Some unknown activists of Ukraine decided to take on the officials and authorities in a very subtle and incredibly new way of teaching a lesson. They planted tulips in the potholes of main roads in the Kolomiya,Ukraine as a protest against pathetic road conditions.
“If you do not repair these roads, next time we are going to grow plants on them. If you can’t repair, let the world watch and laugh.” said these activists.
A husband is tossing and turning in bed, unable to sleep and this does not let his wife fall asleep.
She asks him what’s wrong.
He responds, “I owe money to our neighbor, the loan is due tomorrow but I can’t pay it”.
She picks up the phone and calls their neighbor, “Sorry to bother you so late but my husband can’t pay that loan back tomorrow” and hangs up.
Then she turns to her husband, “There, I fixed it. You can go to sleep in peace now, let the neighbor stay awake tossing and turning in his bed”
The moral of the story is that you need to fight fire with fire: let your feelings be known.
You will either get a positive response and your life can become better; or you will get a definitive “No” and you can start the healing process.
Pain is inevitable, suffering is optional.
nice lil poem
Break Of Dawn ~ When Night Meets Day
In silence she glides
Like a beautiful bride
Clad in darkness pure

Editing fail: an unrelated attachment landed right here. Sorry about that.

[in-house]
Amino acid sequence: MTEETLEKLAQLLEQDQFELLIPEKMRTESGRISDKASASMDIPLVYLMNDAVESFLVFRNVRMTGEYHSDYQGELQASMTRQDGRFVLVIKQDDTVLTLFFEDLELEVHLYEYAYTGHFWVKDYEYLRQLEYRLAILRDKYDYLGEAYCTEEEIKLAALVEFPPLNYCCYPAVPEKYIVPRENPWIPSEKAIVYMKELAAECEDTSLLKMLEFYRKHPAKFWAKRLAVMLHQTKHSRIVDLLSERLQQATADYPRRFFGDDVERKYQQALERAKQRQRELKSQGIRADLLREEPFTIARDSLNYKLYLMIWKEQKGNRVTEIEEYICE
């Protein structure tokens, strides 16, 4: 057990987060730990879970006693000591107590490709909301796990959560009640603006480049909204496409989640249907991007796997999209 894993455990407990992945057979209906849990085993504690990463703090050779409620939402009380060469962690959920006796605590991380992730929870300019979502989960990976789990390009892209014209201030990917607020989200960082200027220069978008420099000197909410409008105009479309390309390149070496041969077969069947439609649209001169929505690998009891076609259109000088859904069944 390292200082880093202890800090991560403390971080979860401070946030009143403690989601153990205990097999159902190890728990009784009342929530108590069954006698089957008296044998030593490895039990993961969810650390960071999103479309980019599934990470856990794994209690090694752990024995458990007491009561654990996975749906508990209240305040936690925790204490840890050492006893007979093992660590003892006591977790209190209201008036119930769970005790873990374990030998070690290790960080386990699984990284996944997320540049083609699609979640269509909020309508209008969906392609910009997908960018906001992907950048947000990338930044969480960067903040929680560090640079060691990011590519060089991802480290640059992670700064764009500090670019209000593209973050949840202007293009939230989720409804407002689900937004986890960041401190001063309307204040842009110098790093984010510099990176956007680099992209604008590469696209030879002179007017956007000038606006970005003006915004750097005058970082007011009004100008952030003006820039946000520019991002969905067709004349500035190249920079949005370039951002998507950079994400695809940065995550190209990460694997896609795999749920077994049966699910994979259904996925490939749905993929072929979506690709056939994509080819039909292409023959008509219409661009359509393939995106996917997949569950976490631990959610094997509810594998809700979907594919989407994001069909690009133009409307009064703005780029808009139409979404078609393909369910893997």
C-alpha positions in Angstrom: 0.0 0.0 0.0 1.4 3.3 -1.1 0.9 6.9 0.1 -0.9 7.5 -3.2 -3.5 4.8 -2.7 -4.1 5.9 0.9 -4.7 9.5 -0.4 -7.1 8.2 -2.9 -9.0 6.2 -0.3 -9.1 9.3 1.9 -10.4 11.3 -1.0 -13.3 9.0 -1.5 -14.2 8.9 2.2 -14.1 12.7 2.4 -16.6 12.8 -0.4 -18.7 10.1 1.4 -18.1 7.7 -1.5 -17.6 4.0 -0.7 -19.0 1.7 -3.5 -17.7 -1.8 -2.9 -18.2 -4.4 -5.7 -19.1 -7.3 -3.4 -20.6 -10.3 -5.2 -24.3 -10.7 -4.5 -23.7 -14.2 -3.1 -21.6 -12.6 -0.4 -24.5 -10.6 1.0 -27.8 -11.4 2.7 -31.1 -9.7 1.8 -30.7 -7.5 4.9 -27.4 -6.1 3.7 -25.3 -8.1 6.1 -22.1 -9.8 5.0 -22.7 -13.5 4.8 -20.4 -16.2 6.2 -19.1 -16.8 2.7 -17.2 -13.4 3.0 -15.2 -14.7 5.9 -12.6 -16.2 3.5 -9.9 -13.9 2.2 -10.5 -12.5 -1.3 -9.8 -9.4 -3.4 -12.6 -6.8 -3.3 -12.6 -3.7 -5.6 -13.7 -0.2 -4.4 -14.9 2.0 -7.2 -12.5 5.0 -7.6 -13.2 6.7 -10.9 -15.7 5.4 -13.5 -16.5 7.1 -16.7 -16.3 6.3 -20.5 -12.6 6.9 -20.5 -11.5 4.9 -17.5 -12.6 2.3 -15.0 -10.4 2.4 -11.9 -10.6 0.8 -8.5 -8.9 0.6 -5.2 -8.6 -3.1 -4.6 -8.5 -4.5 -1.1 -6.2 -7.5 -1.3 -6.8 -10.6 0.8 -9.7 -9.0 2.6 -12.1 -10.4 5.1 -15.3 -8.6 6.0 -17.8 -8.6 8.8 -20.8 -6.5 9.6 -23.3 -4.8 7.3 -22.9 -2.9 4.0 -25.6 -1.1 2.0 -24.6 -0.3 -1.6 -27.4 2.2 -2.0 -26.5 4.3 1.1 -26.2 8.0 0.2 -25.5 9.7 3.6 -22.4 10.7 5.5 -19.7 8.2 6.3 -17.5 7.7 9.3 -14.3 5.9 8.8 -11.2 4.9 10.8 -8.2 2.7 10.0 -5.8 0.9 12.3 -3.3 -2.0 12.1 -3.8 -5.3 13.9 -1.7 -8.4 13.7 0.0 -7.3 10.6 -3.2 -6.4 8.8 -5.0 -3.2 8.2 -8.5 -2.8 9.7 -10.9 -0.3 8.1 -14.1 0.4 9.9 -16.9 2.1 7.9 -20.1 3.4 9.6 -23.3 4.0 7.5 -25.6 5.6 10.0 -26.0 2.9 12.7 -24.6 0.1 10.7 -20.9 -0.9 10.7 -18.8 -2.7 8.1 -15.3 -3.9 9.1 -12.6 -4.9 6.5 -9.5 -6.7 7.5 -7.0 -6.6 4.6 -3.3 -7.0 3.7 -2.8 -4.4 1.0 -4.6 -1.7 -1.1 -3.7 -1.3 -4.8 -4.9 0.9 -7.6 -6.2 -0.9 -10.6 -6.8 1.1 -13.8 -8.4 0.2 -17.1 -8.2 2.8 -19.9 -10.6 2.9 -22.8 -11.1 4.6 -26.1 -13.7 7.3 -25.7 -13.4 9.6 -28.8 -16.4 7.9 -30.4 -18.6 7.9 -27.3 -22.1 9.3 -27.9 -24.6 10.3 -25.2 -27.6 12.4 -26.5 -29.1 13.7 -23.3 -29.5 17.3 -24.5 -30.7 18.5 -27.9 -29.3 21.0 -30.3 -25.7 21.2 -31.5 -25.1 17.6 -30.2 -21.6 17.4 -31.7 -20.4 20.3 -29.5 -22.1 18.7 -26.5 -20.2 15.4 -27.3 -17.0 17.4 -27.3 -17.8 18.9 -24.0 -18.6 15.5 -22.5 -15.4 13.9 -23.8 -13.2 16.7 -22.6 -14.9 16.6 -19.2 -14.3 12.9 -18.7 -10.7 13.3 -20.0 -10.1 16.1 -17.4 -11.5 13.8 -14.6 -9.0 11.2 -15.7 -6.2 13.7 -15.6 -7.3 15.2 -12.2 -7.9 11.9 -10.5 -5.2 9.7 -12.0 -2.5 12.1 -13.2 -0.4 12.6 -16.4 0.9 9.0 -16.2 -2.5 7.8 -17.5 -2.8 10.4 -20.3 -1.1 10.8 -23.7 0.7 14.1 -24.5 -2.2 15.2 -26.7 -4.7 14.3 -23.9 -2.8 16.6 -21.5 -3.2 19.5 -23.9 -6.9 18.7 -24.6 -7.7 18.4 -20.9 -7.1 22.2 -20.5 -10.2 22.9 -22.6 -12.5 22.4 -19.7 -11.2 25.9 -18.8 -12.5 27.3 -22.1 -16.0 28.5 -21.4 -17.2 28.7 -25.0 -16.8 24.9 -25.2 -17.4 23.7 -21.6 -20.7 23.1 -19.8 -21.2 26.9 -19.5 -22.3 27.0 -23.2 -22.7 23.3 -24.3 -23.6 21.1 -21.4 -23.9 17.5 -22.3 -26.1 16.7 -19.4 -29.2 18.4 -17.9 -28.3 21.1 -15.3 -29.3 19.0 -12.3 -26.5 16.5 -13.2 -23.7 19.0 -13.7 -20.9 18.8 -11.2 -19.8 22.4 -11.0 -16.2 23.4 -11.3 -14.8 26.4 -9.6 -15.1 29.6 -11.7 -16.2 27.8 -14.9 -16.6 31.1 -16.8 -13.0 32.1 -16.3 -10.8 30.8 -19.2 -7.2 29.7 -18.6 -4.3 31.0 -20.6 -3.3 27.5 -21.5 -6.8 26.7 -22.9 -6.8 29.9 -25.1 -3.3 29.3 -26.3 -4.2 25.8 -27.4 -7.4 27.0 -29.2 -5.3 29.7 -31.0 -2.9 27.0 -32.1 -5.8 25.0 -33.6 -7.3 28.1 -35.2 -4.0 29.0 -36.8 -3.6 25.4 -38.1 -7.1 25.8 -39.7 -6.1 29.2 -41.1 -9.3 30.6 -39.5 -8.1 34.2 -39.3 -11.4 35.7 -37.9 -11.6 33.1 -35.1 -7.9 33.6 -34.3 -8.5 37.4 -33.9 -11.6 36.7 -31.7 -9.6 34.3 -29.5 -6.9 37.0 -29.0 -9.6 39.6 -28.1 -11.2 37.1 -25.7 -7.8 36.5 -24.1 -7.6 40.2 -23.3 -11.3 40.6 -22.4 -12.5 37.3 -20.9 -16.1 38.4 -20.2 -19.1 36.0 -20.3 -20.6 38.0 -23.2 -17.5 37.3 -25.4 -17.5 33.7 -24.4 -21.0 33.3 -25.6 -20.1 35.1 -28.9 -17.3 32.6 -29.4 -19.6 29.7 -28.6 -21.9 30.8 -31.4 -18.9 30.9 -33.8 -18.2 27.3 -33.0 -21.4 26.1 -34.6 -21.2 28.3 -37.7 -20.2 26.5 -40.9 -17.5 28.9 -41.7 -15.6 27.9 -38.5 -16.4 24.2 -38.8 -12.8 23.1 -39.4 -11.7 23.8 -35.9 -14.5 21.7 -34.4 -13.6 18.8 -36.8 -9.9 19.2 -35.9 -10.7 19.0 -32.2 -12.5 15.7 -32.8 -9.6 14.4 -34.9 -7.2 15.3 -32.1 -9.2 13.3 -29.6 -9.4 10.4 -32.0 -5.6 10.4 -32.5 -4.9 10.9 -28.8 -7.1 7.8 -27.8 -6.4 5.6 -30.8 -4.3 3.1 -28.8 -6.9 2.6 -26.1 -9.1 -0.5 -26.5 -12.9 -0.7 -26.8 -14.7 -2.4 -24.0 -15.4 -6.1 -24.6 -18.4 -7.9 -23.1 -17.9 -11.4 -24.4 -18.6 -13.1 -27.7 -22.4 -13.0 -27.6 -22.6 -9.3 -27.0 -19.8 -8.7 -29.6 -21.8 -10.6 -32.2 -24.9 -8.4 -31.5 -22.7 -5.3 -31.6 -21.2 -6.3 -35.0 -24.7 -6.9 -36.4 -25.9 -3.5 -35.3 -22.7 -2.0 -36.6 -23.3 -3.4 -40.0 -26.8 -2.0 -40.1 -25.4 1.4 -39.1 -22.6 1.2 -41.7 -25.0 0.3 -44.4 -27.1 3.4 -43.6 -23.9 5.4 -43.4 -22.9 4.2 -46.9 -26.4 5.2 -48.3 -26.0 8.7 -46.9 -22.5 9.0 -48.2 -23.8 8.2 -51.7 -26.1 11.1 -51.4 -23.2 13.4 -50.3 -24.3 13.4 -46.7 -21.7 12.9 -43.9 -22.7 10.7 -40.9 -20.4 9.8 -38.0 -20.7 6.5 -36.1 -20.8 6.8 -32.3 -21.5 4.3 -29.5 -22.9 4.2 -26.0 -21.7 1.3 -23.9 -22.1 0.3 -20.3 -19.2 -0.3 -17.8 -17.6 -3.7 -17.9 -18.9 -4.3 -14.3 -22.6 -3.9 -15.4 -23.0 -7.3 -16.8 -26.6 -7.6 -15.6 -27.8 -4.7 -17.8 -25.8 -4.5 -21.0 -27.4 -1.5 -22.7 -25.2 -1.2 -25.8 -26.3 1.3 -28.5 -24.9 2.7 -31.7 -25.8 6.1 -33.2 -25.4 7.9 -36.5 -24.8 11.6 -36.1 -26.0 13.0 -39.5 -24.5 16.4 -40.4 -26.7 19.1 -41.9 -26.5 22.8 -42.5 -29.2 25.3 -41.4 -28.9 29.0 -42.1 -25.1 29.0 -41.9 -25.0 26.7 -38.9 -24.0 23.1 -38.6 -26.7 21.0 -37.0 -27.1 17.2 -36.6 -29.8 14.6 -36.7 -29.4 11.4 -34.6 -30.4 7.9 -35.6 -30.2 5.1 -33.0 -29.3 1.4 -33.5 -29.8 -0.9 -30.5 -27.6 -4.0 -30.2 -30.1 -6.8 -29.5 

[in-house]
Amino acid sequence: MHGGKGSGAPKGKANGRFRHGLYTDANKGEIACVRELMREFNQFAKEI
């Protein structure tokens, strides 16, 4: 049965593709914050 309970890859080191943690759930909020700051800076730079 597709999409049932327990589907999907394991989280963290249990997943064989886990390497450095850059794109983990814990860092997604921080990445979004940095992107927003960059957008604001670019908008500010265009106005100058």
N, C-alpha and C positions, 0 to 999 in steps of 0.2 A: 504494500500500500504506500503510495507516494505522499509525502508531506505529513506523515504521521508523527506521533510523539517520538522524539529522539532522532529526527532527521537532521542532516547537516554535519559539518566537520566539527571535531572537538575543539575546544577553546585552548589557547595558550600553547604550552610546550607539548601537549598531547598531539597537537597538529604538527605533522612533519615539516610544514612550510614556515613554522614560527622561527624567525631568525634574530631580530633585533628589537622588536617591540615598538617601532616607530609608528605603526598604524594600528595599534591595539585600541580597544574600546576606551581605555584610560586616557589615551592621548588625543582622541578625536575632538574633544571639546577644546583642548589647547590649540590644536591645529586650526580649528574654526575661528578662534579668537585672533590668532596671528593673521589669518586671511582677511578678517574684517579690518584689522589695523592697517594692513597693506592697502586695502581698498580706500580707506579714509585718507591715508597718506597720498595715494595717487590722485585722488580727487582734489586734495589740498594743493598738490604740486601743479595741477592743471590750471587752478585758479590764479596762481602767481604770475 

Her beauty since long endures
She’s Nyx ~ the goddess of night
In her veil she obscures light
Moon, her pendent charms
Stars like bees around her swarms.
She moves with delicate physique
In an aura of charm and mystique
Lured by her grace and beauty
Eros ~ love himself starts a melody
Silence breaks with his tune
And gently sleeps the goddess of moon
Music wakes Eos from her sleep
Clad in saffron robe she gently peeps
Opening her heavenly gates she greets
the luring beauty of the night
As Nyx and Eos’ hands conjoin
Night fades and light starts to shine.
As the beauty of night is gone
… The world beholds the break of dawn !
In response to a similar list posted on a blog by Brian Leiter which I found to be disturbingly skewed from the perspective of the analytic tradition in philosophy, I have decided to make my own list of the top 20 most important philosophers of the modern era. I’ll give a brief reason as to why they’re included and ranked as-is after their listing:
1. Immanuel Kant: My listing here doesn’t deviate at all with the list posted by Leiter. I don’t think there’s any reason to debate Kant’s place at #1 on any list.